I thought, well, this guy’s got really big bandwidth, and it’s something that I’ve learned subsequently that good homicide detectives, quite unlike the portrayal we tend to see on television when they can be grumpy and shouting at people, tend to have a very high degree of emotional intelligence. And they have also two completely contrasting character traits. One is that they are incredibly anal because every major crime is hundreds, if not thousands, of tiny pieces that have to be fitted together. But a lot of them are solved by sudden blue-sky thinking.

Dave Gaylor had both these attributes in spades and we became mates. And over the next five years, he rose to become detective chief superintendent – basically head of major crime for Sussex in 2002. And there was one time Pan McMillan approached me and said: ‘Have you thought of creating a detective as a central character?’ So I said to Dave: ‘How would you like to be a fictional cop?’ And he loved it. We’ve become even closer friends, he was best man when Lara and I got married. We get together every couple of weeks. We had an hour and a half on the phone with him earlier today planning the next book. He reads every hundred pages, tells me how, why Grace and other cops would think and act. And that’s been a big part of, I think, the success of Roy.

I think people who read are smart. Anyone who reads is intelligent. I think we don’t just want a good story – we want to learn stuff about the world in which we live. And readers can tell immediately if the research is accurate or not accurate. There is a lesson I learned going back to that book I set in Namibia. Always underpin the horizon with research. And so my relationship with Dave has been a fundamental part of the success of Roy Grace.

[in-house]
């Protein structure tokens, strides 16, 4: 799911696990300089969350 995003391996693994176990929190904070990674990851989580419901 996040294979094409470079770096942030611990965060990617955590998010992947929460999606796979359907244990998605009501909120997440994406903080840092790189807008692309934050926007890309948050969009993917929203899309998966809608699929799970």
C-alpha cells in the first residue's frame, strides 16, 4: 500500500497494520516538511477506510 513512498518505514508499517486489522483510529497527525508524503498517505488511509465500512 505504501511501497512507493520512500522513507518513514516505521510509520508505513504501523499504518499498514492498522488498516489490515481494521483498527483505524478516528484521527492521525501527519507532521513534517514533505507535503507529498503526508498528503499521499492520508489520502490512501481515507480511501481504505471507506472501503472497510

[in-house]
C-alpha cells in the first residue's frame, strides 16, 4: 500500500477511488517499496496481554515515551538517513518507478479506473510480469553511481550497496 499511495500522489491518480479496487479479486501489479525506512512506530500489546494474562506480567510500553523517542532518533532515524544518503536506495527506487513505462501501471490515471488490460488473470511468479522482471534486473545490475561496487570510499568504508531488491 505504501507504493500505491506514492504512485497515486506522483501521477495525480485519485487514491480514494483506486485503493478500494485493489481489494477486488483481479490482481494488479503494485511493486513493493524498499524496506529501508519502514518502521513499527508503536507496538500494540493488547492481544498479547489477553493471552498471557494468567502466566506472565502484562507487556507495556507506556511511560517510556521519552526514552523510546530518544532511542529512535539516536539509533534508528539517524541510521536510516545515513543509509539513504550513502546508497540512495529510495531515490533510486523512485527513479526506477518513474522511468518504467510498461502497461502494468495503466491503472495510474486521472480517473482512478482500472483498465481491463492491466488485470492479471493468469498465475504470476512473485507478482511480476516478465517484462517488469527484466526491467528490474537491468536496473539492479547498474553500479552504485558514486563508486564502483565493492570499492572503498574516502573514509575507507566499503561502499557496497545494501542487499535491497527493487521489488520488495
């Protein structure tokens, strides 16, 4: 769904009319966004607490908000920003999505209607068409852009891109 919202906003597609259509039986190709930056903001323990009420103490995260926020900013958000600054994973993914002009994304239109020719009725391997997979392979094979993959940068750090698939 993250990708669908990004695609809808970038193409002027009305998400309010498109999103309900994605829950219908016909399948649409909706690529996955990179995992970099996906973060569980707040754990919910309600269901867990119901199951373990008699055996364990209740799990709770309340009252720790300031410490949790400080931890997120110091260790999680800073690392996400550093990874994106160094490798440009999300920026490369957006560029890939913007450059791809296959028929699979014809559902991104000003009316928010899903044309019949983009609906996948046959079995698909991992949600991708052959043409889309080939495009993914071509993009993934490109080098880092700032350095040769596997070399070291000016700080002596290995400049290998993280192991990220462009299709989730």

Peter James

PH Your latest book Find them Dead is to be published on May the 14th. Can you give us a brief synopsis of what it’s about? This is another Roy Grace book?

PJ Find Them Dead is about essentially a forty-two-year-old widow called called Meg Margellan. Five years earlier, her teenage son and husband were killed in a car crash coming back from a family holiday. And she and her teenage daughter survived. And they’re immensely close. And her daughter is now on a gap year travelling in South America and Meg gets called up for jury service. And she gets on the trial of a major Brighton-based county lines drug dealer. And on the end of about the third day of the trial, she goes home and the photograph of her daughter taken in Ecuador is sitting on a kitchen table. And at that moment, a phone rings and a voice says: ‘We know where your daughter’s gonna be every moment of every day. If you ever want to see her again, at the end of the trial you have to get the jury to say just two words. And you know what they are.’

PH Peter, thank you very much. Find Them Dead is to be published on May the 14th. In good bookshops everywhere. Thank you very much indeed for coming on the show. And best of luck with the book.

PJ So good to talk to you guys.

FH That’s all for now. If you’ve enjoyed the show, please share this episode with at least one other person! Do also subscribe on Spotify, i-Tunes, Stitcher, or any of the many podcast providers – where you can give us a rating. You can also find us on Twitter, Facebook and Instagram. Stay safe and we’ll see you next week. If you enjoy this episode, please share it with at least one other person.

Visit Peter James’ website for more information on the author.